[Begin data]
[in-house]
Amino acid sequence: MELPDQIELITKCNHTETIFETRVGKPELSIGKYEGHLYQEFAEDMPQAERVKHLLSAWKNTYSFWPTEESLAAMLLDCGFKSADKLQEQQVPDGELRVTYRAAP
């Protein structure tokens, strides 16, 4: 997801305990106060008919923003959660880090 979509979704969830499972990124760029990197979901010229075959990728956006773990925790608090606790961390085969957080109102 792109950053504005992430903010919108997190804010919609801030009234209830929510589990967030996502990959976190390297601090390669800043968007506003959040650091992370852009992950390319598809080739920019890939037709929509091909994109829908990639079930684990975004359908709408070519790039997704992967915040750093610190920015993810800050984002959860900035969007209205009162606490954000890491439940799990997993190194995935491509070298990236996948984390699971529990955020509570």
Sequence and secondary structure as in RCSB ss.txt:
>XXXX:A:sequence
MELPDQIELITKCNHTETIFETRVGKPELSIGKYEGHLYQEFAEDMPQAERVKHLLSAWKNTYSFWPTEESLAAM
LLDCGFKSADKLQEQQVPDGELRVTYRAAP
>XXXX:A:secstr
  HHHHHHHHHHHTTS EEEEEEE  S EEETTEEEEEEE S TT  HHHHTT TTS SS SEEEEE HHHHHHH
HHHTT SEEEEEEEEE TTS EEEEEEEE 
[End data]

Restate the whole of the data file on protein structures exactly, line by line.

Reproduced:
[in-house]
Amino acid sequence: MELPDQIELITKCNHTETIFETRVGKPELSIGKYEGHLYQEFAEDMPQAERVKHLLSAWKNTYSFWPTEESLAAMLLDCGFKSADKLQEQQVPDGELRVTYRAAP
């Protein structure tokens, strides 16, 4: 997801305990106060008919923003959660880090 979509979704969830499972990124760029990197979901010229075959990728956006773990925790608090606790961390085969957080109102 792109950053504005992430903010919108997190804010919609801030009234209830929510589990967030996502990959976190390297601090390669800043968007506003959040650091992370852009992950390319598809080739920019890939037709929509091909994109829908990639079930684990975004359908709408070519790039997704992967915040750093610190920015993810800050984002959860900035969007209205009162606490954000890491439940799990997993190194995935491509070298990236996948984390699971529990955020509570």
Sequence and secondary structure as in RCSB ss.txt:
>XXXX:A:sequence
MELPDQIELITKCNHTETIFETRVGKPELSIGKYEGHLYQEFAEDMPQAERVKHLLSAWKNTYSFWPTEESLAAM
LLDCGFKSADKLQEQQVPDGELRVTYRAAP
>XXXX:A:secstr
  HHHHHHHHHHHTTS EEEEEEE  S EEETTEEEEEEE S TT  HHHHTT TTS SS SEEEEE HHHHHHH
HHHTT SEEEEEEEEE TTS EEEEEEEE 